“Outside a classroom, Austin was on a hunt. He pulled out his celery, it looked rather blunt. Then he muttered a word, that could barely be heard, and I danced away from that —”

Elahoraella waved her celery just in time, and Josh fell silent.

“Oh — I can talk normally again. Thanks, Elahoraella,” he said.

“You need to go to Professor McDouglass,” said Elahoraella. “Report Austin.”

Josh shook his head.

“He’ll just come after me again if I do that,” he mumbled.

“He goes after everybody, Josh,” said Ed. “It’s what he does. He doesn’t care about anybody’s feelings or emotions, and he never takes the time to consider how his actions hurt them.”

“And that’s why we’ve got to stand up to him,” said Billy. “We’ll do it with you.’

“Thanks, Billy,” said Josh, and he seemed to cheer up a little. “I guess it’s like Émile Arquette says: allow the ecumenical mountain goats to establish the true circumference of the flan pudding.

“What did you just say?” said Billy.

“I didn’t say anything,” said Josh, but Billy, Ed, and Elahoraella were giving each other meaningful looks, which all said: “The first bit, not the crap he said after that.”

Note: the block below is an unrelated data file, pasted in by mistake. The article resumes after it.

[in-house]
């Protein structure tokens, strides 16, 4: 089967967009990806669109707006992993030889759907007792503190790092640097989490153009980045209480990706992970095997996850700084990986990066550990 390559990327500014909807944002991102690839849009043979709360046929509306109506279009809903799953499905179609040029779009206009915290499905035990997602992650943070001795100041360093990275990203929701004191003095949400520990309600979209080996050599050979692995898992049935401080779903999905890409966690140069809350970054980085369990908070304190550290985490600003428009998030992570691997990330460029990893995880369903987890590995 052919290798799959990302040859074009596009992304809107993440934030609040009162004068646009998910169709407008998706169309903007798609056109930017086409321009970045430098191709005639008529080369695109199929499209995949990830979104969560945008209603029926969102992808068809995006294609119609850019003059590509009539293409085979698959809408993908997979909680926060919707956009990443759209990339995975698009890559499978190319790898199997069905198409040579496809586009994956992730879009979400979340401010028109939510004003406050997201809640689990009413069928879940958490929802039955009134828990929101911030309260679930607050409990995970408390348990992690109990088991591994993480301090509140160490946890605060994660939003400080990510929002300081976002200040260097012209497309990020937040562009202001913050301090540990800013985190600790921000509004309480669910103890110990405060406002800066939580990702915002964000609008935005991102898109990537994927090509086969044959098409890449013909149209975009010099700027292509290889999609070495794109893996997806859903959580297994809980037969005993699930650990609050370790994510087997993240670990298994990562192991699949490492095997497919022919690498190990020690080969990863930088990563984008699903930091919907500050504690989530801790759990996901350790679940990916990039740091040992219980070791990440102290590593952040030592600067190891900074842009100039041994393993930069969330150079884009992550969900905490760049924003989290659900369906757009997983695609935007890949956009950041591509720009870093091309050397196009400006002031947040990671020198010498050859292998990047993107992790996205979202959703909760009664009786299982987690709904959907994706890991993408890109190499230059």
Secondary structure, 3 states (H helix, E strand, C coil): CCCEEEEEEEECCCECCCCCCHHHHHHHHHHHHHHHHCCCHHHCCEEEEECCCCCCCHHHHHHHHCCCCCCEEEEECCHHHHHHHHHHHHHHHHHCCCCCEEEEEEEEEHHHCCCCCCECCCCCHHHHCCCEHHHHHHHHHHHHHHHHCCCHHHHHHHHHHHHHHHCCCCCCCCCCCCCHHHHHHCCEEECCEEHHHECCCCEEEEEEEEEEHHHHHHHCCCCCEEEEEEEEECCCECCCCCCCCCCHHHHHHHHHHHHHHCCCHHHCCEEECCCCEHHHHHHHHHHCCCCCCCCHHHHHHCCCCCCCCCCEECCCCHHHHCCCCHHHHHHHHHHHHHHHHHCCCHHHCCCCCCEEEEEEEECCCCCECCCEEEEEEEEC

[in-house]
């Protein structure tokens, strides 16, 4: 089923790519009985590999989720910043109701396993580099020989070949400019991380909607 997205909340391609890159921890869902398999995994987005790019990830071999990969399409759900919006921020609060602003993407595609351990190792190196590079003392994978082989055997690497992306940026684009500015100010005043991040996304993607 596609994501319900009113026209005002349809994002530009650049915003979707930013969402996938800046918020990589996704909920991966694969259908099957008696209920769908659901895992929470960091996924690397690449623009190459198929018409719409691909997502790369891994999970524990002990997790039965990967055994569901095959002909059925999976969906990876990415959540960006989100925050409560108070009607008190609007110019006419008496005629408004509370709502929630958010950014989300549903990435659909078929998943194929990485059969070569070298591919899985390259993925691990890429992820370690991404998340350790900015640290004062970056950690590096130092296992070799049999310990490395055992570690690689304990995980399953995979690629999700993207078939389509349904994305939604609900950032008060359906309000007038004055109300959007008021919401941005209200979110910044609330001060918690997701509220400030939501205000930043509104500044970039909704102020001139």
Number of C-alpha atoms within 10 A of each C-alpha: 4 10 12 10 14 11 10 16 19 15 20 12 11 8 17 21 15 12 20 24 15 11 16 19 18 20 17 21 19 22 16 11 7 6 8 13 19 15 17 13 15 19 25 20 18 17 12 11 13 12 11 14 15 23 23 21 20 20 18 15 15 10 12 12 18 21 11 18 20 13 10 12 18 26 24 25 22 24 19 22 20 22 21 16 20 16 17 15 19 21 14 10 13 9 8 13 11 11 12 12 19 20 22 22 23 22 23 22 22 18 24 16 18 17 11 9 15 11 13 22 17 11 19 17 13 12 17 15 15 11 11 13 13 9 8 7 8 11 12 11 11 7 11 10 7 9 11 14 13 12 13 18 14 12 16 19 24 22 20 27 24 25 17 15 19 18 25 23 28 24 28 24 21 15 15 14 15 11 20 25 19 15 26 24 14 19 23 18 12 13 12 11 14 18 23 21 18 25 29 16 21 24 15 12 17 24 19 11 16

“At least Austin didn’t steal this from me this me,” said Josh, pulling his Reflyder out from his pocket. He let the Reflyder go, and it landed on his hand. “Émile Arquette is a famous magical fromager born 1411 in Montpellier. He is best known for his work on pataphysics with his partner, Richard Crumbleceiling, and for maturing the only known Bewitched Brie.”

Something very strange happened. Without realising they were doing it, all four of them sung together, “This is cheese as cheese should be. The Bewitched Brie is the cheese for me. HEY!” They ended by waving their hands in the air.

“What just happened?” asked Ed.

“I don’t know,” said Billy.

“I think I’m going to go to bed now,” said Josh, sounding scared.

As Josh left, the three of them leant in close to whisper.

“I’ve conveniently just remembered something,” said Billy. “Professor Quigley told us about Émile Arquette in our first lesson.”

“Oh, I’ve just conveniently remembered that too,” said Ed.

“And I’ve just remembered something else,” said Elahoraella. “I’ve conveniently been carrying around the correct book all this time.”

She pulled a giant leather bound volume from her bag and just happened to open it to the correct page first time.

“What is this book?” asked Ed.

“It’s called Brie and Me: All About What I’m Famous For by Émile Arquette,” said Elahoraella. “It’s part of his series called Fromage and Friends.

“That’s convenient,” said Billy.